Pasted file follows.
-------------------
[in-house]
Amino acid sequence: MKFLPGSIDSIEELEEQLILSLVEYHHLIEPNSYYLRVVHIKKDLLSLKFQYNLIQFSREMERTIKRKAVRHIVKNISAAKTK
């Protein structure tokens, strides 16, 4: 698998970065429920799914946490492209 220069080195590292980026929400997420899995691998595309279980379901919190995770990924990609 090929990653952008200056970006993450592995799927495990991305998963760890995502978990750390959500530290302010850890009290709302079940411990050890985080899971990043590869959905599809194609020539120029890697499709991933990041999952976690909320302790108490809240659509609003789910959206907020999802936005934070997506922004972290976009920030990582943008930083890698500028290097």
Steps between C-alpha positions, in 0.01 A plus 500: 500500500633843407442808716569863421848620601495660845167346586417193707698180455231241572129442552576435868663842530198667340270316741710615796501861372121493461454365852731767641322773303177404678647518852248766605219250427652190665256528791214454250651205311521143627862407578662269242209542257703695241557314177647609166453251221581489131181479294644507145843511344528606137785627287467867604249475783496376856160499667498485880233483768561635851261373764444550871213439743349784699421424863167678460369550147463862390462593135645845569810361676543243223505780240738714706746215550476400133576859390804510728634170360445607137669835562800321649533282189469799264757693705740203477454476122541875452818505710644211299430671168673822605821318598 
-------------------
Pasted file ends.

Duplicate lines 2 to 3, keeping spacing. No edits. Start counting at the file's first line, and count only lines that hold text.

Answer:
Amino acid sequence: MKFLPGSIDSIEELEEQLILSLVEYHHLIEPNSYYLRVVHIKKDLLSLKFQYNLIQFSREMERTIKRKAVRHIVKNISAAKTK
């Protein structure tokens, strides 16, 4: 698998970065429920799914946490492209 220069080195590292980026929400997420899995691998595309279980379901919190995770990924990609 090929990653952008200056970006993450592995799927495990991305998963760890995502978990750390959500530290302010850890009290709302079940411990050890985080899971990043590869959905599809194609020539120029890697499709991933990041999952976690909320302790108490809240659509609003789910959206907020999802936005934070997506922004972290976009920030990582943008930083890698500028290097």